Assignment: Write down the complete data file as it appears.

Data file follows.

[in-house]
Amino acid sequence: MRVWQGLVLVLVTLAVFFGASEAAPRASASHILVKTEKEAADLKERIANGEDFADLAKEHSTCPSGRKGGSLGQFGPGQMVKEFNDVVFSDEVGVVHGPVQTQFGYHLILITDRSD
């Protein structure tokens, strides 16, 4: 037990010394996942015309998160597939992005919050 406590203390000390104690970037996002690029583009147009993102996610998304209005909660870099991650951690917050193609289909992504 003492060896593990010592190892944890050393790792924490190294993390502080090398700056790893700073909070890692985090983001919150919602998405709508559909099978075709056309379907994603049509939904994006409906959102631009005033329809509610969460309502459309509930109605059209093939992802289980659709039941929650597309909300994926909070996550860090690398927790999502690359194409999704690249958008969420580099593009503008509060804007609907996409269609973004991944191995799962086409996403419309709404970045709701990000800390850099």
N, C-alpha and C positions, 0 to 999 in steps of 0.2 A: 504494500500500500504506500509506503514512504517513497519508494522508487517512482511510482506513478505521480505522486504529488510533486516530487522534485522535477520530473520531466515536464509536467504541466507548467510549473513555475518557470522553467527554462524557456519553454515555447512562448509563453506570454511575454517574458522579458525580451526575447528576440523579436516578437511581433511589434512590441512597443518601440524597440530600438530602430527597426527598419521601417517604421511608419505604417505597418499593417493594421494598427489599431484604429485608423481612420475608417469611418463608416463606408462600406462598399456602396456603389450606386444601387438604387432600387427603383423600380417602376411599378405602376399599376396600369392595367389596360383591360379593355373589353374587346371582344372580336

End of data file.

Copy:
[in-house]
Amino acid sequence: MRVWQGLVLVLVTLAVFFGASEAAPRASASHILVKTEKEAADLKERIANGEDFADLAKEHSTCPSGRKGGSLGQFGPGQMVKEFNDVVFSDEVGVVHGPVQTQFGYHLILITDRSD
């Protein structure tokens, strides 16, 4: 037990010394996942015309998160597939992005919050 406590203390000390104690970037996002690029583009147009993102996610998304209005909660870099991650951690917050193609289909992504 003492060896593990010592190892944890050393790792924490190294993390502080090398700056790893700073909070890692985090983001919150919602998405709508559909099978075709056309379907994603049509939904994006409906959102631009005033329809509610969460309502459309509930109605059209093939992802289980659709039941929650597309909300994926909070996550860090690398927790999502690359194409999704690249958008969420580099593009503008509060804007609907996409269609973004991944191995799962086409996403419309709404970045709701990000800390850099």
N, C-alpha and C positions, 0 to 999 in steps of 0.2 A: 504494500500500500504506500509506503514512504517513497519508494522508487517512482511510482506513478505521480505522486504529488510533486516530487522534485522535477520530473520531466515536464509536467504541466507548467510549473513555475518557470522553467527554462524557456519553454515555447512562448509563453506570454511575454517574458522579458525580451526575447528576440523579436516578437511581433511589434512590441512597443518601440524597440530600438530602430527597426527598419521601417517604421511608419505604417505597418499593417493594421494598427489599431484604429485608423481612420475608417469611418463608416463606408462600406462598399456602396456603389450606386444601387438604387432600387427603383423600380417602376411599378405602376399599376396600369392595367389596360383591360379593355373589353374587346371582344372580336